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26 June, 04:13

Why did the South rebel against the Union after Abraham Lincoln was elected president?

A.

Lincoln allowed very few representatives from the South in his Cabinet.

B.

Lincoln's antislavery views threatened the slavery-based plantations in the South.

C.

Lincoln's policies were focused on the industrialized North and ignored the South.

D.

Lincoln planned to introduce an income tax, which would hurt poor farmers in the South.

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Answers (2)
  1. 26 June, 05:07
    0
    Correct answer: B. Lincoln's antislavery views threatened the slavery-based plantations in the South.

    History/context:

    The election of 1860 was focused on issues of slavery and states rights. As reported by the West Virginia Dept. of Arts, Culture, and History, "Abraham Lincoln, the Republican Party's nominee in 1860, was seen as a moderate on slavery, but Southerners feared that his election would lead to its demise, and vowed to leave the Union if he was elected."

    In a speech Lincoln gave during the 1858 campaign when Lincoln ran for the US Senate, challenging Illinois' incumbent Senator Stephen Douglas, Lincoln had said of slavery, "Although volume upon volume is written to prove slavery a very good thing, we never hear of the man who wishes to take the good of it, by being a slave himself." Lincoln was morally opposed to slavery, but he also recognized that slavery was permitted by the existing law of the land, the US Constitution. So Lincoln's initial position on slavery was to stop the spread of it.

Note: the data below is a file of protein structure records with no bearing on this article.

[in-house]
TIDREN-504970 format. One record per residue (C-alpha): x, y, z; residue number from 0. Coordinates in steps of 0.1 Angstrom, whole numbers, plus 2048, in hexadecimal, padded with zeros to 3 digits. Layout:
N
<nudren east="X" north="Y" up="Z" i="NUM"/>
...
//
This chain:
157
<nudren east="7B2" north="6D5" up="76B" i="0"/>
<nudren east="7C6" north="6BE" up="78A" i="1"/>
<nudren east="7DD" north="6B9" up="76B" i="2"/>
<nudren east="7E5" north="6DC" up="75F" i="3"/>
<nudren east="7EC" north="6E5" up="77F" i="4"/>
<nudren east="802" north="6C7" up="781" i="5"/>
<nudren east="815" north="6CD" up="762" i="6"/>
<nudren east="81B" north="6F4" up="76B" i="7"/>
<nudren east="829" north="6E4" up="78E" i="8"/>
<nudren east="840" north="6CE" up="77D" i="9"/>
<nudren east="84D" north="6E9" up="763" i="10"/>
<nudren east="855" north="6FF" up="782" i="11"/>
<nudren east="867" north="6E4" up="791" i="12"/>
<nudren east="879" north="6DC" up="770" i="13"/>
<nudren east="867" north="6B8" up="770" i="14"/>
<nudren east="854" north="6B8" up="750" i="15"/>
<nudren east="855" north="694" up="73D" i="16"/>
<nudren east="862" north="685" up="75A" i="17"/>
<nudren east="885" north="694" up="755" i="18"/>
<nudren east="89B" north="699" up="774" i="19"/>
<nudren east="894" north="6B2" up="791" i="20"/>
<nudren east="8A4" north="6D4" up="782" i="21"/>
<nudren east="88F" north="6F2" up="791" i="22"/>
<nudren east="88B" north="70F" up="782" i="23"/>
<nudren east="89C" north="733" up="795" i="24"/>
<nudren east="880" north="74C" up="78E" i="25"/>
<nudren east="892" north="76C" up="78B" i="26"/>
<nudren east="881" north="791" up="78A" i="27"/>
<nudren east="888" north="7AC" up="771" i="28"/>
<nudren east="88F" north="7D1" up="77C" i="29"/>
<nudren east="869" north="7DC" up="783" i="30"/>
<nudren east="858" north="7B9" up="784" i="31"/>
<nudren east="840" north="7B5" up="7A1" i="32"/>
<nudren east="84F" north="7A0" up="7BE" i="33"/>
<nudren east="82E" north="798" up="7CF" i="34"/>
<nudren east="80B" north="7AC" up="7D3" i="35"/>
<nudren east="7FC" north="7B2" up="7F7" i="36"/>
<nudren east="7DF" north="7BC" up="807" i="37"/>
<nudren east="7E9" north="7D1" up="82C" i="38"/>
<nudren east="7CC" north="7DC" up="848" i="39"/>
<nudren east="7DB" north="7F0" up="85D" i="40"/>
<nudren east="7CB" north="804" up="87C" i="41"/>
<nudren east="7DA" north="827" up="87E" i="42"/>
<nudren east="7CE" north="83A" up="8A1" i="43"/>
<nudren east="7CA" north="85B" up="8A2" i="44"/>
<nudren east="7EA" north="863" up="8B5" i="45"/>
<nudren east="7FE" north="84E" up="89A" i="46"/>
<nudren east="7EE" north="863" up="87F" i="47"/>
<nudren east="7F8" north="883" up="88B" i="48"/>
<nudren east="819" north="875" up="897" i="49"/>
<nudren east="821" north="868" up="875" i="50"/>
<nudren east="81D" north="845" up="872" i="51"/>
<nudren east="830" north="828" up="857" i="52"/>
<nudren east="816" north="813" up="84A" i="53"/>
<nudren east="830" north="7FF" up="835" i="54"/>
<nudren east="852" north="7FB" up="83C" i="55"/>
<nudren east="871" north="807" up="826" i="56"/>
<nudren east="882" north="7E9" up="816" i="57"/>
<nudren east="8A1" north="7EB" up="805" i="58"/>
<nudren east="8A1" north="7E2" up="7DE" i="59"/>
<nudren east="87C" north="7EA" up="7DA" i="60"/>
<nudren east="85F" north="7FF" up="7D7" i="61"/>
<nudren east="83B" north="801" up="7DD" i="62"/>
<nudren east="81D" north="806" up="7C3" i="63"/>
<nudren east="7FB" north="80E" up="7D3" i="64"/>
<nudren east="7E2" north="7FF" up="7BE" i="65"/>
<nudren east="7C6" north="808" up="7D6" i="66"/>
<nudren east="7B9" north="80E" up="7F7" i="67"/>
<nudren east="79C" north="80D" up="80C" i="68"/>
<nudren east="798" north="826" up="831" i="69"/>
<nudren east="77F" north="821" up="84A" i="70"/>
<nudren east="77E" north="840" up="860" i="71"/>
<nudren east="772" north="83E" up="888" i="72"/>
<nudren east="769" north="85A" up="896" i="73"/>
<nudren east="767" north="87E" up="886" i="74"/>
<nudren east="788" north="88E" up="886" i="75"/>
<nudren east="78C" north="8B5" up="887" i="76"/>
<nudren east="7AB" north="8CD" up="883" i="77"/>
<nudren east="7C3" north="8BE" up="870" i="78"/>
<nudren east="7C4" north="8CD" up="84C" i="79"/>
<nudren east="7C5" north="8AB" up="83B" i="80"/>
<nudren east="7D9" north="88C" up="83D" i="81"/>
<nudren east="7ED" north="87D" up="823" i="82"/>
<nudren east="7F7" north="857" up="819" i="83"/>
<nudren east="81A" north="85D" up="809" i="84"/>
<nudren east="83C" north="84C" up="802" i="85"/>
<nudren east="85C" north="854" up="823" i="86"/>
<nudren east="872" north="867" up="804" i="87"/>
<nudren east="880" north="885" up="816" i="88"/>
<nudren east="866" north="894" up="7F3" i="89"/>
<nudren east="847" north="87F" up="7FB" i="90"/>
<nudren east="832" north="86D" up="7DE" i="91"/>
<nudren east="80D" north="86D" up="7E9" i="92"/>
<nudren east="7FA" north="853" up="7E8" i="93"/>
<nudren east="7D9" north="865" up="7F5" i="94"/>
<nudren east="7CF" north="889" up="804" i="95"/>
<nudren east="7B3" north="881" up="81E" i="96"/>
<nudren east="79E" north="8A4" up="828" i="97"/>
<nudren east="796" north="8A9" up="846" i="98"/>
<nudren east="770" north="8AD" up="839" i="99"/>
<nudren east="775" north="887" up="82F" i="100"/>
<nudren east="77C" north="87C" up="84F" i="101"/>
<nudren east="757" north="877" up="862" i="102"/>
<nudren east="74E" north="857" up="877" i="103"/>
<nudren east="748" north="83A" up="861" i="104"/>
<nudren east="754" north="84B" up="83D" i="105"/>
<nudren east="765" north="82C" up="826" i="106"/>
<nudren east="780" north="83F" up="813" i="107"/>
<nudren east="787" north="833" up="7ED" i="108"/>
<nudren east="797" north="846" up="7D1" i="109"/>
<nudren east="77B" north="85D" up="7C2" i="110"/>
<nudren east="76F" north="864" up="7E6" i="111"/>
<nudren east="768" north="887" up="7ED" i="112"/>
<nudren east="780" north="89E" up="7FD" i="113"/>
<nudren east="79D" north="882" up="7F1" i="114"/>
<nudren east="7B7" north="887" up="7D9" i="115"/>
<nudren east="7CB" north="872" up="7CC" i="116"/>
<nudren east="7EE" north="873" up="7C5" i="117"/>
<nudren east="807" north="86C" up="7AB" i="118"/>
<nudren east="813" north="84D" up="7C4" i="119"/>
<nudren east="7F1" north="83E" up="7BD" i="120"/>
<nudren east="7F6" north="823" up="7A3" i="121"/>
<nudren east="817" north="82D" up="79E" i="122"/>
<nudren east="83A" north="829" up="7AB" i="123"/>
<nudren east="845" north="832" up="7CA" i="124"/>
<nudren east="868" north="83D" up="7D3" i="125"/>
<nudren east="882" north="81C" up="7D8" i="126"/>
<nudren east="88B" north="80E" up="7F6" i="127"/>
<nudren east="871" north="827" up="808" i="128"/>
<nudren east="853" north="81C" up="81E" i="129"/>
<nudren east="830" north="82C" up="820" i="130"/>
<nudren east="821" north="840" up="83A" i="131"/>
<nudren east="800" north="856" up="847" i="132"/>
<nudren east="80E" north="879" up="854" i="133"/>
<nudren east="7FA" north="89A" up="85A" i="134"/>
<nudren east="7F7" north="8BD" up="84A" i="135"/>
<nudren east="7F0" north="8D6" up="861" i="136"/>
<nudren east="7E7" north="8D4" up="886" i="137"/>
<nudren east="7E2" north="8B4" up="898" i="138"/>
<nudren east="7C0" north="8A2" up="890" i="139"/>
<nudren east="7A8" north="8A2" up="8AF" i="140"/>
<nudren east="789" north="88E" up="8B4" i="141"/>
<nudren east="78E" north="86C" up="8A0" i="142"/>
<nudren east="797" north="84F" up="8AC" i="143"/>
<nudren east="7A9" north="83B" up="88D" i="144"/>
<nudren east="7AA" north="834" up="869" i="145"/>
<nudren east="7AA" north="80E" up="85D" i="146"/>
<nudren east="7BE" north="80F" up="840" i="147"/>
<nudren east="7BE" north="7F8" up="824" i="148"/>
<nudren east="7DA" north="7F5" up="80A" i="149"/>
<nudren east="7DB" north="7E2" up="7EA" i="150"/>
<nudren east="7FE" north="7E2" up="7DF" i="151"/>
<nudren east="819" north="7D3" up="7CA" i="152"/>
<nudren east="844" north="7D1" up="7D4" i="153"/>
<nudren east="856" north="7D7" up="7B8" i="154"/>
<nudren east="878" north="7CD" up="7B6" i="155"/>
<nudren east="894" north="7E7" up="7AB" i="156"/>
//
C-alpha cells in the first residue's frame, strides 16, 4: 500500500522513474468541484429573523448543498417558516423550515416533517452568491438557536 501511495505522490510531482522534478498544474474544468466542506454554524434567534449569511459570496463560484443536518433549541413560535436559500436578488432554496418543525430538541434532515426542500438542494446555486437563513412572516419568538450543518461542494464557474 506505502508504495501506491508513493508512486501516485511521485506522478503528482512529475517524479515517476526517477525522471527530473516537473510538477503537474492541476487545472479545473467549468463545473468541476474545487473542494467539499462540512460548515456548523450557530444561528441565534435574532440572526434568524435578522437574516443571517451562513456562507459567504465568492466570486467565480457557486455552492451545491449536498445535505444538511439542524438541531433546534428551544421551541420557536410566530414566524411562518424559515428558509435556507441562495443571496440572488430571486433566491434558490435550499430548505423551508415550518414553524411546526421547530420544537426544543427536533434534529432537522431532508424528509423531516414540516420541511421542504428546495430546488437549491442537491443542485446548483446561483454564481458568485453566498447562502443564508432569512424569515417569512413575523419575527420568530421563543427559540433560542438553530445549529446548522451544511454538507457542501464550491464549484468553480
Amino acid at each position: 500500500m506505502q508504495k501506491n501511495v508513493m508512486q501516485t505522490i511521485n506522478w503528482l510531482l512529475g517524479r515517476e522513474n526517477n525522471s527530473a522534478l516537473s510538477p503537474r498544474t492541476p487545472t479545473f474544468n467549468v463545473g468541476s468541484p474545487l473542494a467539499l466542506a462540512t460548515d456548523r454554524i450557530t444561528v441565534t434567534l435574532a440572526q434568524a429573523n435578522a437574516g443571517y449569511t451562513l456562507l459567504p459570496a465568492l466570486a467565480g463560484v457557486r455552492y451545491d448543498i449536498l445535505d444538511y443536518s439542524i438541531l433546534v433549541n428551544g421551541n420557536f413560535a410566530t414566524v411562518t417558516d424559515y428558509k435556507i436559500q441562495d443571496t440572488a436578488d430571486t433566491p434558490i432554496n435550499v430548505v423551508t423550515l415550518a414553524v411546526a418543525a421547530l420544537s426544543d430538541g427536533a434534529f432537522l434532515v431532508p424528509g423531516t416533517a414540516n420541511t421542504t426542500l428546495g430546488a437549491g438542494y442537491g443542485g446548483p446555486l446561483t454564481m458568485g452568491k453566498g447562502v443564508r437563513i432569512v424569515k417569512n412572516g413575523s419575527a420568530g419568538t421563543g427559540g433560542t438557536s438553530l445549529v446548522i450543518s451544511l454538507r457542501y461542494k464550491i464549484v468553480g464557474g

In the South, however, many feared a much more activist agenda from Lincoln and the Republicans. According to the History Channel, "The election of Abraham Lincoln was labeled an act of war by some Southern politicians, who predicted armies would come to seize slaves and force white women to marry black men." So as soon as Lincoln was elected, planning for secession began to occur in states across the South.

    The progress of the Civil War made Lincoln increasingly strong in his stance against slavery. The war initially was about preserving the Union, but later, with Lincoln's Emancipation Proclamation (1863), was declared also to be about ending slavery.
  2. 26 June, 06:01
    0
    Straight forward answer: B. Lincoln's antislavery views threatened the slavery-based plantations in the South.
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